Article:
• Lotting is established along the pole strips and transverse road. Parallels are retained for future pedestrian and auto circulation. Area for playfields, daycare centers, etc., are also reserved at this time.

The locations and inter-pole distances (spacing of poles) are a key to the success of development.

  • A school and its associated playfields are a reasonable unit for the completed pole and infill development. Approximately a population of 6,000 is required to support a primary school.
  • Walking distance of approximately 400m to the school suggests a spacing of 800m between poles.

Stages of Growth Pole Development


Stages of Growth Pole Development

Note: The examples shown above are from a settlement on the outskirts of Bogota, Colombia.
The layout is targeted toward slope sites, although the principles would equally apply to flat areas.

Some Examples of Proactive Intervention Strategies

Over 30 years of experience in upgrading begs the question: “What can be done to mitigate the need for upgrading. What policies are effective in preventing slums from occurring?” Two examples follow which may offer lessons for other regions.

Ouagadougo, Burkina Faso

In the mid 1980s new immigrants would be told: “Don’t squat there, it is illegal, squat here on these legal, surveyed plots.” They would be asked to pay an annual fee of 24,000 FCFA - essentially a symbolic amount. They would be registered in a telephone type of land registry, which was later incorporated into a city-wide street addressing program. The government initially trucked in water, and later water was provided by community-operated water standpipes for a fee. Latrines were mandatory and were built by the new landholders - citizens.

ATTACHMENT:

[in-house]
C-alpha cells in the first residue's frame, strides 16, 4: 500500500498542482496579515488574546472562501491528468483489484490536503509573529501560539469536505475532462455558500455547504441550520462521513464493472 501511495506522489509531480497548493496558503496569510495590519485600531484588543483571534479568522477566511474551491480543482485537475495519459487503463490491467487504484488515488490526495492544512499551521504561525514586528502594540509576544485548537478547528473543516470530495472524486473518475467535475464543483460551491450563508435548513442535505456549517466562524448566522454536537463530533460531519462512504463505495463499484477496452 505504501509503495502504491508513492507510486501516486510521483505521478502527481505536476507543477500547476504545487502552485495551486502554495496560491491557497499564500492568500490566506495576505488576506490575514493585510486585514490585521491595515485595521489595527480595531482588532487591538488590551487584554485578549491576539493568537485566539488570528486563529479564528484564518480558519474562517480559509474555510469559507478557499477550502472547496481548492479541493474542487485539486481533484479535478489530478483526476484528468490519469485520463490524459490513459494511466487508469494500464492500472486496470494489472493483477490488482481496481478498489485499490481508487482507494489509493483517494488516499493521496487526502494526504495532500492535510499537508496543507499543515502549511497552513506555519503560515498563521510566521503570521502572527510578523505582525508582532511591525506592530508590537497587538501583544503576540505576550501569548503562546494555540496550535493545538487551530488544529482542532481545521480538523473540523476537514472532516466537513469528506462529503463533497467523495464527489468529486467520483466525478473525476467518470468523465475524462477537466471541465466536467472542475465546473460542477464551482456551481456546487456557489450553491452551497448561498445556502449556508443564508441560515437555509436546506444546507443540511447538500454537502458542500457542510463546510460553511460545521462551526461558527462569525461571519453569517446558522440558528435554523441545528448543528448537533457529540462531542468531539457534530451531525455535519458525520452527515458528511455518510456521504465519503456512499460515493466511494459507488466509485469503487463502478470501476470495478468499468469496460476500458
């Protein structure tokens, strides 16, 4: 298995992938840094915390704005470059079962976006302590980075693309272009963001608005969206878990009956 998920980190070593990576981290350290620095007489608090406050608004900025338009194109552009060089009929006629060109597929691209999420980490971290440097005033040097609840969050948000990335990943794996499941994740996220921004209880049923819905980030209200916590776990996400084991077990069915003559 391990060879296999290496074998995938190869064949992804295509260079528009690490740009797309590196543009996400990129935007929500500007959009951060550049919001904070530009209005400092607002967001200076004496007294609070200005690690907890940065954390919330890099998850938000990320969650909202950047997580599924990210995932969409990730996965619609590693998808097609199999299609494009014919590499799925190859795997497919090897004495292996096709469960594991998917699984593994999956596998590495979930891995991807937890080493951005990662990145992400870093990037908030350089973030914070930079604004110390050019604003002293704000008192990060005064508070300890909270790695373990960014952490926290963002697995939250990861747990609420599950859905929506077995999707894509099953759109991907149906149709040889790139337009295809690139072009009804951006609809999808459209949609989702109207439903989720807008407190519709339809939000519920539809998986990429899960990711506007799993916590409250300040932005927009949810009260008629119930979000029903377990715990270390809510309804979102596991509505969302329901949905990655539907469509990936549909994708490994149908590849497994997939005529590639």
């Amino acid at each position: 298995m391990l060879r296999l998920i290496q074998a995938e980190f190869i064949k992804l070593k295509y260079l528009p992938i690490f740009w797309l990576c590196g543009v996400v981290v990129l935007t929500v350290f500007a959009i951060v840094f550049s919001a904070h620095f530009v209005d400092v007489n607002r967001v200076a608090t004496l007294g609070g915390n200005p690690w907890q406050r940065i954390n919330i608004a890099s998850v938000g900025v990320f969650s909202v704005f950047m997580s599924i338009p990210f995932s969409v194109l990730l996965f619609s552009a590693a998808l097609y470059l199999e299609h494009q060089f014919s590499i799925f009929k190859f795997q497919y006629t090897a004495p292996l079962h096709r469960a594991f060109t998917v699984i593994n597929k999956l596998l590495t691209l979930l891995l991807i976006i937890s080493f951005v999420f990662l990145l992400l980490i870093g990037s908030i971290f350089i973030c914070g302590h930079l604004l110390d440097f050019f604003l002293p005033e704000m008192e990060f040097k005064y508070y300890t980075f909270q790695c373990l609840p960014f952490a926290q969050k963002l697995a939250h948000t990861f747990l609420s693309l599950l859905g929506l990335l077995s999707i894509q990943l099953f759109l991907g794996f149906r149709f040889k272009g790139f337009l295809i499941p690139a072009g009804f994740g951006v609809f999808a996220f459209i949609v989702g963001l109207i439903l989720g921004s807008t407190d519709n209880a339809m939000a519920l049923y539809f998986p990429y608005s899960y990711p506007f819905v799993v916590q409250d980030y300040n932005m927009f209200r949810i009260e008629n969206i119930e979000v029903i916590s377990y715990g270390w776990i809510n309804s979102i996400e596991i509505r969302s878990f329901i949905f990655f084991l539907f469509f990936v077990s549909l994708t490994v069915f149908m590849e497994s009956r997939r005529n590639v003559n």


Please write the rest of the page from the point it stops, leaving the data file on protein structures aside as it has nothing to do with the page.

Lima, Peru

The Pueblos Jovenes program was carried out by SINAMOS (Sistema Nacional de Movilizacion Social) in the late 1970s. Groups of would-be landholders would get organized and carry out an overnight ‘commando-like’ action and squat on a clearly illegal site and setup an instant ‘shantytown’. Instead of sending in police to evict them, SINAMOS would relocate them to a suitable site. The government initially trucked in water, but quickly informal suppliers took over the provision.

What are common elements?

Both share the following features:

  • They are low cost, easily surveyed
  • No services are provided initially, but come in after the area is settled
  • The settlers are actively involved in decisions and through 'sweat-equity'
  • Settlers pay a small fee: it is not free
  • The cities have some form of an urban structure plan or reference plan that indicates area of possible settlement
  • Simple, non-cadastral registration/identification systems are used to record 'ownership'
  • The settlement is legally recognized by the municipality or national government

What are potential problematic issues when transferring to other cities?

  • Is land available in 'reasonable' locations that could be used for settlers? Availability implies government owned land, or land that could be purchased at low cost, and at a distance accessible to employment
  • Would land speculation and sprawl be unwelcome factors to consider?